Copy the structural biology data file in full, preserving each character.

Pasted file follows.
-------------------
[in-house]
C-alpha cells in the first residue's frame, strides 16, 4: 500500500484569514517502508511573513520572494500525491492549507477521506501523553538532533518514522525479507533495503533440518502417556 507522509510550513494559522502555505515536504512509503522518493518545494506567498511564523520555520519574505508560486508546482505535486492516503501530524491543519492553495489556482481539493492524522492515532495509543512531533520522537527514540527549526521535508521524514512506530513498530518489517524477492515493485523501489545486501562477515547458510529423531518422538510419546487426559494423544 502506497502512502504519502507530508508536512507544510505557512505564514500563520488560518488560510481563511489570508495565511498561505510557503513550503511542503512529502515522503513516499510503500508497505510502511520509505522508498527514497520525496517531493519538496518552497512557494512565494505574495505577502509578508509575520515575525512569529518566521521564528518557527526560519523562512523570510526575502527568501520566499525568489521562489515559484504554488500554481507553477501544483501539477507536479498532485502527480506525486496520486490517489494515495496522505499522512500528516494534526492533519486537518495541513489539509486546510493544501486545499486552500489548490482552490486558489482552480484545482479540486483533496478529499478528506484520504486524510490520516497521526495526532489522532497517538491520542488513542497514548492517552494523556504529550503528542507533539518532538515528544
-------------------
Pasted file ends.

[in-house]
C-alpha cells in the first residue's frame, strides 16, 4: 500500500484569514517502508511573513520572494500525491492549507477521506501523553538532533518514522525479507533495503533440518502417556 507522509510550513494559522502555505515536504512509503522518493518545494506567498511564523520555520519574505508560486508546482505535486492516503501530524491543519492553495489556482481539493492524522492515532495509543512531533520522537527514540527549526521535508521524514512506530513498530518489517524477492515493485523501489545486501562477515547458510529423531518422538510419546487426559494423544 502506497502512502504519502507530508508536512507544510505557512505564514500563520488560518488560510481563511489570508495565511498561505510557503513550503511542503512529502515522503513516499510503500508497505510502511520509505522508498527514497520525496517531493519538496518552497512557494512565494505574495505577502509578508509575520515575525512569529518566521521564528518557527526560519523562512523570510526575502527568501520566499525568489521562489515559484504554488500554481507553477501544483501539477507536479498532485502527480506525486496520486490517489494515495496522505499522512500528516494534526492533519486537518495541513489539509486546510493544501486545499486552500489548490482552490486558489482552480484545482479540486483533496478529499478528506484520504486524510490520516497521526495526532489522532497517538491520542488513542497514548492517552494523556504529550503528542507533539518532538515528544